Izzo

A Strange Manifestation of Malaria in a Native Nigerian Boy 

Paola Magro1, Ilaria Izzo1, Barbara Saccani1, Salvatore Casari1, Silvio Caligaris1, Lina Rachele Tomasoni1, Alberto Matteelli1, Annamaria Lombardi2, Antonella Meini2 and Francesco Castelli1

1 University Department of Infectious and Tropical Diseases, University of Brescia and Spedali Civili General Hospital, Brescia, Italy.
2 University Department of Pediatrics, University of Brescia and Spedali Civili General Hospital, Brescia, Italy.

Corresponding author: Ilaria Izzo, MD. University Department of Infectious and Tropical Diseases, University of Brescia and Spedali Civili General Hospital, Brescia, Italy. Tel: +39303995677. E-mail: izzo.ilaria@hotmail.it  

Published: March 1, 2017
Received: December 12, 2016
Accepted: February 14, 2017
Mediterr J Hematol Infect Dis 2017, 9(1): e2017023 DOI 10.4084/MJHID.2017.023
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Abstract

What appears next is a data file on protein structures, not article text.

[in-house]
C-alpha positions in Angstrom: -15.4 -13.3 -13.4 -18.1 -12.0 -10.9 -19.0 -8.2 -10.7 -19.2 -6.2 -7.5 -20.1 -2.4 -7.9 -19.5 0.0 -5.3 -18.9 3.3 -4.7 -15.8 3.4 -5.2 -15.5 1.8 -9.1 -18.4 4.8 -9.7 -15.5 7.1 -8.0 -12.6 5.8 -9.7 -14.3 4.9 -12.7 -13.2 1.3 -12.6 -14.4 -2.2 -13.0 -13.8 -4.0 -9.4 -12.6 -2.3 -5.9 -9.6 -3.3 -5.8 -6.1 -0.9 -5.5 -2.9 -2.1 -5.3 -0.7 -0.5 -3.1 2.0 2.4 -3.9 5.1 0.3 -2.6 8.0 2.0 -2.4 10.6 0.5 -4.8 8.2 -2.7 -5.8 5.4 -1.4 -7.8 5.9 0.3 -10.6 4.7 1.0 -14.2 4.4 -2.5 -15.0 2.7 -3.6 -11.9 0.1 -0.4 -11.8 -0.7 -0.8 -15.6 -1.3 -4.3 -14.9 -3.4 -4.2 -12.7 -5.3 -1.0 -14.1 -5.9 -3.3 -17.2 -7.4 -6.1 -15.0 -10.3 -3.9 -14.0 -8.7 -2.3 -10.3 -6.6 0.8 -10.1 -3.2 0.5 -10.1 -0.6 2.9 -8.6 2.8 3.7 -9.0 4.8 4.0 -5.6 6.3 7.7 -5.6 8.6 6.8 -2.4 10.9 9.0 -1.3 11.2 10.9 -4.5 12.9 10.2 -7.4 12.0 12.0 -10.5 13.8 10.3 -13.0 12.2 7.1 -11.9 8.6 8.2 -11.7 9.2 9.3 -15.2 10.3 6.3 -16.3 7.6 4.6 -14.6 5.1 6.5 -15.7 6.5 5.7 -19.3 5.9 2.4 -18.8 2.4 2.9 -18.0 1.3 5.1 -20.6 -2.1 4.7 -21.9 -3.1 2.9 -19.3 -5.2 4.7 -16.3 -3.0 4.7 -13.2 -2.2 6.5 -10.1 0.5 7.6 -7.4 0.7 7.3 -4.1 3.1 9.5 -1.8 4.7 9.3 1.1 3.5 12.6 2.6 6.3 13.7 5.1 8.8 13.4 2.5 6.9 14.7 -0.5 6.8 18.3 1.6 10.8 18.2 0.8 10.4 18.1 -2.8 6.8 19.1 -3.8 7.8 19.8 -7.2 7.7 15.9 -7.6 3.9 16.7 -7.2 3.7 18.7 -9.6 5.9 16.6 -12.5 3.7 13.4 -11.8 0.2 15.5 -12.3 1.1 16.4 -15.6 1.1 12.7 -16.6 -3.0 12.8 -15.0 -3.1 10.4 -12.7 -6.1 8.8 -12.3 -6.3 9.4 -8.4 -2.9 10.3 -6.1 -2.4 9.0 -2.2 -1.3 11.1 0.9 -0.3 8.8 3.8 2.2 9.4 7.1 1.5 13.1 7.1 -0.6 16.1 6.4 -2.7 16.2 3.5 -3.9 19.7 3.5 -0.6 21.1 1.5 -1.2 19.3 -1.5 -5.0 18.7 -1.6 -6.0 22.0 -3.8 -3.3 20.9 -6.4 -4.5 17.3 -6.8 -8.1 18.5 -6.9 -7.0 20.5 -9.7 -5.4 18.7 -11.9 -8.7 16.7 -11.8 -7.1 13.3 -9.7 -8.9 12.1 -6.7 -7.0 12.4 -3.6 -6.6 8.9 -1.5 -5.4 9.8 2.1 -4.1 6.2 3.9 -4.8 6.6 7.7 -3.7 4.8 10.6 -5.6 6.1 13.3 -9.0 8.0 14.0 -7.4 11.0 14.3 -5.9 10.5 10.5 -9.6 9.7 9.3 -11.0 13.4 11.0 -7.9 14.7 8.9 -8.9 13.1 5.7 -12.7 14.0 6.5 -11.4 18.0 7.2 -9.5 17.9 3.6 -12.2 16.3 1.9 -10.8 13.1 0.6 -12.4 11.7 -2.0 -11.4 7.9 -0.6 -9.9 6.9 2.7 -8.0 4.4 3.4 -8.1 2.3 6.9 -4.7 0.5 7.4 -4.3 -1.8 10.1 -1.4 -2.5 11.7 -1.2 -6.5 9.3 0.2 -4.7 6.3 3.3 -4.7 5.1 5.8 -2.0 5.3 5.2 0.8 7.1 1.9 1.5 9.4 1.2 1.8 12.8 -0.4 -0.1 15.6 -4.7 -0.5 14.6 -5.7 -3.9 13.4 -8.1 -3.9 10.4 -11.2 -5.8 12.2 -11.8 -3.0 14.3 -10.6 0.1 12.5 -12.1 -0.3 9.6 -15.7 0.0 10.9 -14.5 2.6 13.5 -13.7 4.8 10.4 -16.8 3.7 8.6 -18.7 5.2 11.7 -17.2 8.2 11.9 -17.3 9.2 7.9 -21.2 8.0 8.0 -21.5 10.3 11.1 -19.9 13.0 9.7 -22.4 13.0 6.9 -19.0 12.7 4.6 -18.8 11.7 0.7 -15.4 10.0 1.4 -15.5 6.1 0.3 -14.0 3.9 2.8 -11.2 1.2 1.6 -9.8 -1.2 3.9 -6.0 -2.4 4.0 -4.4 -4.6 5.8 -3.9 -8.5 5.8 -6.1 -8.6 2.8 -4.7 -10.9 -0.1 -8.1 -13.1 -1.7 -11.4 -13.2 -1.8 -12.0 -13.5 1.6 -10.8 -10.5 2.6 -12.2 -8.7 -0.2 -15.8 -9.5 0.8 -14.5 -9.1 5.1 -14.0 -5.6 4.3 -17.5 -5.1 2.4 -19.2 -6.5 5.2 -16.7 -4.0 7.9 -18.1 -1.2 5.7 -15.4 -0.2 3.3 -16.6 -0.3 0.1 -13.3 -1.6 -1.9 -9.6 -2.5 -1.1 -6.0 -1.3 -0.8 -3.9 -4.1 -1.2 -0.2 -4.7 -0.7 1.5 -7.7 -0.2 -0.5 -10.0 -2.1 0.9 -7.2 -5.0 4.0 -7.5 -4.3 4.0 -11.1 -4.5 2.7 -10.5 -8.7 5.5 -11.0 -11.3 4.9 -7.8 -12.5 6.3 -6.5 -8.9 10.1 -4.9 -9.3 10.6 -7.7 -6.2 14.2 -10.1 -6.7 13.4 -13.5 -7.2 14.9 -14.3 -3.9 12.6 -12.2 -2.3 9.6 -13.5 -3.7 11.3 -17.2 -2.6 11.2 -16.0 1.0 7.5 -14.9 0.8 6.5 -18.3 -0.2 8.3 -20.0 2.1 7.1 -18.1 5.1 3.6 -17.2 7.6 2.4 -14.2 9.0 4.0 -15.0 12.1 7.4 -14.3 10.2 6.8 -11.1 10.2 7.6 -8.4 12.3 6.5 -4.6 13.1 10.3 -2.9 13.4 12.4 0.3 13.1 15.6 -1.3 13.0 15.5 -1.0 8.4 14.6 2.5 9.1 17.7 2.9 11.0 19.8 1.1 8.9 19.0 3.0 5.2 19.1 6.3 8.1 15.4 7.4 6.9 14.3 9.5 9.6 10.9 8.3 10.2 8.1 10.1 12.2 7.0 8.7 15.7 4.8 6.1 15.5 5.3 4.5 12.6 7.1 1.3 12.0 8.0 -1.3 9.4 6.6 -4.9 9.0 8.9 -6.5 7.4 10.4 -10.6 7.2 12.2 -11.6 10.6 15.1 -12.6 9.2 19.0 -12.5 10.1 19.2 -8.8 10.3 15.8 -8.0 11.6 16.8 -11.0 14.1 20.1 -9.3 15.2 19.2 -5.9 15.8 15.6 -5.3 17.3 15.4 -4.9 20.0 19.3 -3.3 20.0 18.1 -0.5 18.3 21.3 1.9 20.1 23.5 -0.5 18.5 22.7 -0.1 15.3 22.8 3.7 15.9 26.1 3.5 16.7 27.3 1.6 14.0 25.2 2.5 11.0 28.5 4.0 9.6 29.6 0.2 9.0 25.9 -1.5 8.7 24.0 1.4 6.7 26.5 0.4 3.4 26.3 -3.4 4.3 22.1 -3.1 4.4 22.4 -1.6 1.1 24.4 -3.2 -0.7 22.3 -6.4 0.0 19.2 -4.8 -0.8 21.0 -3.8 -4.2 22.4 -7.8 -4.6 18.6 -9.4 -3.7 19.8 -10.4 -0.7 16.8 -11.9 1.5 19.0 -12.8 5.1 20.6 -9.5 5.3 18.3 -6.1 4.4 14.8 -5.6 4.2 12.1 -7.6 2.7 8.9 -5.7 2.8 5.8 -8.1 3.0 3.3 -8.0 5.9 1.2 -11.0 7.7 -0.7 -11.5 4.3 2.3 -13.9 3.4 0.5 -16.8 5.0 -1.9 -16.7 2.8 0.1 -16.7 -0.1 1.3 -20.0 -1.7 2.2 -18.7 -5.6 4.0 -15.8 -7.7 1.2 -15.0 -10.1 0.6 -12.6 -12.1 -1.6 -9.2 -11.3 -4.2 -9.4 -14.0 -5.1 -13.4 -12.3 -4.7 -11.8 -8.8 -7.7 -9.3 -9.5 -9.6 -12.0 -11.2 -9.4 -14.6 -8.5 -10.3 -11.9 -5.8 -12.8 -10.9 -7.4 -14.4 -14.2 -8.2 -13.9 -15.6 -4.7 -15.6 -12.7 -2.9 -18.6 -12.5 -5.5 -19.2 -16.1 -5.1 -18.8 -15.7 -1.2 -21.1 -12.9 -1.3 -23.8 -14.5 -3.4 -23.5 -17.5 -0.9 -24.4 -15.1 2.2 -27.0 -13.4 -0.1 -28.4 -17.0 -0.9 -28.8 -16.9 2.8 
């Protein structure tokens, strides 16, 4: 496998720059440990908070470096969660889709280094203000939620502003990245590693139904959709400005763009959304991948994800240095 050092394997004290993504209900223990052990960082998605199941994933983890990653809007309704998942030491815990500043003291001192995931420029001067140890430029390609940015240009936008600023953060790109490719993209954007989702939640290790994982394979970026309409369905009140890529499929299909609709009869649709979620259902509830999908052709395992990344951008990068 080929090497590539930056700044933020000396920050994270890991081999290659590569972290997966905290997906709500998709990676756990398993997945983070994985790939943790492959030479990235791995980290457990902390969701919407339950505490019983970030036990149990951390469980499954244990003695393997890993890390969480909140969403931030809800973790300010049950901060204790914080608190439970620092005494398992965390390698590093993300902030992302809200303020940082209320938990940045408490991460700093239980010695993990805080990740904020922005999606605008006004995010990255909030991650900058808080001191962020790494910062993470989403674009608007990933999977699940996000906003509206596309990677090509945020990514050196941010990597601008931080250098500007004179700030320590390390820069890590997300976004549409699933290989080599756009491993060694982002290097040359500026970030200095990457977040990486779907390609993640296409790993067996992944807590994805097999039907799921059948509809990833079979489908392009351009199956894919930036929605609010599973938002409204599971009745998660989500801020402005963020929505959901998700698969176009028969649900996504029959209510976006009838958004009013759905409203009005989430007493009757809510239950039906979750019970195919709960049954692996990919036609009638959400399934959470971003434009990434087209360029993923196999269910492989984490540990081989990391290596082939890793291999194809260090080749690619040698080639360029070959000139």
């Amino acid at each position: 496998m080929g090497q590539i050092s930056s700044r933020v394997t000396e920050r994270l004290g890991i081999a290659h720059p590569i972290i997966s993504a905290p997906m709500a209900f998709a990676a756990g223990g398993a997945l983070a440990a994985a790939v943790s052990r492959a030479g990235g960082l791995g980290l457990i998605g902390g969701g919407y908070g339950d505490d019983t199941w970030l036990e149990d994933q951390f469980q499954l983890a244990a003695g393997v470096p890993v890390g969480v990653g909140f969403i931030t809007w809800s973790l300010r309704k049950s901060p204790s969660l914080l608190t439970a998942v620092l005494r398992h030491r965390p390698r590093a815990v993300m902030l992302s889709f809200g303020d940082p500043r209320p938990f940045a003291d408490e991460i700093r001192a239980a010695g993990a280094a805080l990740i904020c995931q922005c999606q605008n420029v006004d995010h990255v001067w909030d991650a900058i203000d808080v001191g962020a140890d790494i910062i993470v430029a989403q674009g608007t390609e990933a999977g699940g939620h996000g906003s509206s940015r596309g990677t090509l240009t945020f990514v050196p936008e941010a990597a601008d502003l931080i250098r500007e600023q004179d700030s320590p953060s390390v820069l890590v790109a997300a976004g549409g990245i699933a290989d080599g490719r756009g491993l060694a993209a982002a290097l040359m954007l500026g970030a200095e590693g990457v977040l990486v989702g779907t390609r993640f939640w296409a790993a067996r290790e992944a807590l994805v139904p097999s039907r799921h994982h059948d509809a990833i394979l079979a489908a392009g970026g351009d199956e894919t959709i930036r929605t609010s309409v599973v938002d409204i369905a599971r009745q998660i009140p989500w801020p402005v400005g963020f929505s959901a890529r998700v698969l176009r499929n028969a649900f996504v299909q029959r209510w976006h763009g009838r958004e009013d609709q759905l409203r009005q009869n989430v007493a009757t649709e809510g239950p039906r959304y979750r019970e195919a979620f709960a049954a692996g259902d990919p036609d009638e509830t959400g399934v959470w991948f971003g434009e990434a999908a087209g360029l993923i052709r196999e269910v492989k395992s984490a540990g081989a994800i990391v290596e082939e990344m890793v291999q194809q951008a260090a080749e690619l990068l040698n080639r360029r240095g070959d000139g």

The protective role of Sickle Cell Trait (SCT) in malaria endemic areas has been proved, and prevalence of HbS gene in malaria endemic areas is high. Splenic infarction is a well-known complication of SCT, while the association with malaria is considered rare. A Nigerian boy was admitted to our ward after returning from his country of origin, for P. falciparum malaria. He underwent abdominal ultrasound for upper right abdominal pain, showing cholecystitis and multiple splenic lesions suggestive of abscesses. Empiric antibiotic therapy was undertaken. Bartonella, Echinococcus, Entamoeba serologies, blood cultures, Quantiferon test, copro-parasitologic exam were negative; endocarditis was excluded. He underwent further blood exams and abdomen MRI, confirming the presence of signal alterations areas, with radiographic appearance of recent post-infarction outcomes. Hemoglobin electrophoresis showed a percentage of HbS of 40.6% and a diagnosis of SCT was then made.